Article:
Real-time Data

The U.S. Geological Survey, in cooperation with the Eldorado National Forest, has installed monitoring instruments on the Cleveland Corral landslide that has the potential to affect Highway 50. Data from these instruments are used to detect changes in local conditions including

Sensors are sampled every second and data are transmitted from the landslide to a USGS computer every 15 minutes.

During January 1997, several large landslides closed Highway 50 between Placerville and South Lake Tahoe, California. The photograph below shows the catastrophic Mill Creek landslide that closed Highway 50 for 4 weeks. A number of other landslides are episodically active in this corridor during wet years.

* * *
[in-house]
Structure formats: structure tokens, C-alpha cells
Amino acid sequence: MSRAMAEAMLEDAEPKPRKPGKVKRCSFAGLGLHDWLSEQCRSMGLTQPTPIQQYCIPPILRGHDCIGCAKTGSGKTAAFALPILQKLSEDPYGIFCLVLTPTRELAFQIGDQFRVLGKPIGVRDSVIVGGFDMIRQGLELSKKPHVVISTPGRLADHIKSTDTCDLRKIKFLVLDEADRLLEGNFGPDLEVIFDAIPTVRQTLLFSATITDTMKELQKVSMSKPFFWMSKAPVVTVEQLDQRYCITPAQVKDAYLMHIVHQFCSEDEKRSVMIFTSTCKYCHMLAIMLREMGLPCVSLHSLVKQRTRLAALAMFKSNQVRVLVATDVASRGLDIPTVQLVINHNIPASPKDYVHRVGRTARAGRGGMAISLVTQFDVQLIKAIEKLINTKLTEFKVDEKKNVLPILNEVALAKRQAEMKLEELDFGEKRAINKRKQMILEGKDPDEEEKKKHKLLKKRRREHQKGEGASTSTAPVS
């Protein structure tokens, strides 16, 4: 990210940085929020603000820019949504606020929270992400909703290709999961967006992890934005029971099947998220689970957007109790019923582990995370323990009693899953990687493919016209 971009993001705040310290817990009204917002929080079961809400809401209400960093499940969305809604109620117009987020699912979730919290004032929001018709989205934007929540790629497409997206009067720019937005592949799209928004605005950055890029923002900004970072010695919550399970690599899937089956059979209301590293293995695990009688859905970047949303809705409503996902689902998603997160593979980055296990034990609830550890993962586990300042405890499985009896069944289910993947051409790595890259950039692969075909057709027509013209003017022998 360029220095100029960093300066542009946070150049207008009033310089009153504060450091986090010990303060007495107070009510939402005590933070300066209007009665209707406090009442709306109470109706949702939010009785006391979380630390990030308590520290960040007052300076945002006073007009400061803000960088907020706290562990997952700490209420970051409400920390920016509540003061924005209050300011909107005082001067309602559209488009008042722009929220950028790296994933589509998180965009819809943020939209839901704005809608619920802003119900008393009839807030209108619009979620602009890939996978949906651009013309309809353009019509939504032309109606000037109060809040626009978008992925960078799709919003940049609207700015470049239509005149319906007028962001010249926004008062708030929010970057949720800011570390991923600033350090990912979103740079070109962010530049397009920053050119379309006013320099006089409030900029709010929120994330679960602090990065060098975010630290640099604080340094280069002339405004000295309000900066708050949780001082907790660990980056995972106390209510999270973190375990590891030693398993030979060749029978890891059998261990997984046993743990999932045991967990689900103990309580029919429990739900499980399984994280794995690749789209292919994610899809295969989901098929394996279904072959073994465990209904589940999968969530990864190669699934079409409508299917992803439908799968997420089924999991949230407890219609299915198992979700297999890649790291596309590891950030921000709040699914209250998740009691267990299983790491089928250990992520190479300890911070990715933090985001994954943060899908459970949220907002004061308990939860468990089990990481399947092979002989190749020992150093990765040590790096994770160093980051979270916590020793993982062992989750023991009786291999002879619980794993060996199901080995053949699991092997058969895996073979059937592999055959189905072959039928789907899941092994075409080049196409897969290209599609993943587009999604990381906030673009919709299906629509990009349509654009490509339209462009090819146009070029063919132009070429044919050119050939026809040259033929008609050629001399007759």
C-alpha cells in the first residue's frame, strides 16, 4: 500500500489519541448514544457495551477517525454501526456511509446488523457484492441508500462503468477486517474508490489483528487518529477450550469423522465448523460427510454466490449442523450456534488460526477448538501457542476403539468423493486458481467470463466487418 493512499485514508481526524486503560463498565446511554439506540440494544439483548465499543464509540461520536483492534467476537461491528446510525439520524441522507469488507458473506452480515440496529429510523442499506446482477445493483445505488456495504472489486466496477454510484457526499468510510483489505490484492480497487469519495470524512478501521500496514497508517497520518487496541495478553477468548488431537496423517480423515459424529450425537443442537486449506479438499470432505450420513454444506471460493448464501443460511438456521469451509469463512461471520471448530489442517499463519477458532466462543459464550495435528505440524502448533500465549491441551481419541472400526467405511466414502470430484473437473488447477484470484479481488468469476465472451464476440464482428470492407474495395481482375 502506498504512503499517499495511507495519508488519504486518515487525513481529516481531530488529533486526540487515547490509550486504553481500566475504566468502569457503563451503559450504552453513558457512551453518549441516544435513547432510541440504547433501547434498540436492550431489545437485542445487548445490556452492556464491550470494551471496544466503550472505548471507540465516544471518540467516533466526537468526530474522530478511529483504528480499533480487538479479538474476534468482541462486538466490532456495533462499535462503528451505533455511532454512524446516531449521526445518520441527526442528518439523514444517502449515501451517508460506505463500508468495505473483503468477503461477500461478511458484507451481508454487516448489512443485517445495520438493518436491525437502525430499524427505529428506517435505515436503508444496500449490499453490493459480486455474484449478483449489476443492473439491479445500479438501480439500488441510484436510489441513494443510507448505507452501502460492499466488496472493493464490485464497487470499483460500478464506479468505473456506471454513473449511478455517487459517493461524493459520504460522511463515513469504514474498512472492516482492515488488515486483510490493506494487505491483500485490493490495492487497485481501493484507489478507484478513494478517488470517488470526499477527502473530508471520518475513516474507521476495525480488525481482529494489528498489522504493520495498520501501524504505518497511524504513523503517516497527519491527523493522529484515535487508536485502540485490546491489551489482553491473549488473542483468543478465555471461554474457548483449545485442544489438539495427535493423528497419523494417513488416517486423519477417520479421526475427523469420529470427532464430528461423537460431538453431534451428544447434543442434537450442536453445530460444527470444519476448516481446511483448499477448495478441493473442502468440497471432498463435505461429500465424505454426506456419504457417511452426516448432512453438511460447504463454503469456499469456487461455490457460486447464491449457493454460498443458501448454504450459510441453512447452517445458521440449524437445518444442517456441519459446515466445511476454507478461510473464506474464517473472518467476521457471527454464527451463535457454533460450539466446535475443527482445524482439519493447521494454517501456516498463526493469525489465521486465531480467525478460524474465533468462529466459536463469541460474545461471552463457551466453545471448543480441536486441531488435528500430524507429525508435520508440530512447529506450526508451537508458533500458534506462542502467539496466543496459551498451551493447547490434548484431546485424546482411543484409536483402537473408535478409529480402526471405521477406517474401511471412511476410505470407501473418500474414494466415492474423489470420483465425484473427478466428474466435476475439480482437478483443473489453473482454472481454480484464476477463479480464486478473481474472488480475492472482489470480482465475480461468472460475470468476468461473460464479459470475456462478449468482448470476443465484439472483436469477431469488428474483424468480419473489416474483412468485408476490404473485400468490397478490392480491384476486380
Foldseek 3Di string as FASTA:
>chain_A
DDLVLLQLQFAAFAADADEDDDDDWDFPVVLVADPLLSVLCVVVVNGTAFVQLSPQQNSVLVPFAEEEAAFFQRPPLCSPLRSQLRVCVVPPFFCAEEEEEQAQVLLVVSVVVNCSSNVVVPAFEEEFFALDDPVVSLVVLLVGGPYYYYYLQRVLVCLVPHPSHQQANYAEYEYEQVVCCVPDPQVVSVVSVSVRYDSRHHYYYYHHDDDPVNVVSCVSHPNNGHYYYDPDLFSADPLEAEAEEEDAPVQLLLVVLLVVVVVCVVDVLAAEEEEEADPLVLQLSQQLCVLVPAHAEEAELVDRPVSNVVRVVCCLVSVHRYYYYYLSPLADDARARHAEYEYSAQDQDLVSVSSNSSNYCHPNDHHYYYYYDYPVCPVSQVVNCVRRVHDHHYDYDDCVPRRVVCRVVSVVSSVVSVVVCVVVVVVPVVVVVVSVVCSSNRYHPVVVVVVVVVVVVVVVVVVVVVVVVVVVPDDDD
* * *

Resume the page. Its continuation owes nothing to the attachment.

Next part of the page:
The Highway 50 landslide monitoring system uses data acquisition systems and radio telemetry developed by the USGS Volcano Hazards Program to operate in remote, hazardous sites with limited power. In many landslides, infiltration of rainfall or rapid snowmelt increases groundwater pressures. These elevated pressures can, in turn, trigger landslide movement.

For More Information

Monitoring Status


Location Map


  • Mark Reid
    U.S. Geological Survey
    Landslide Hazards
    345 Middlefield Road MS 910
    Menlo Park, CA 94025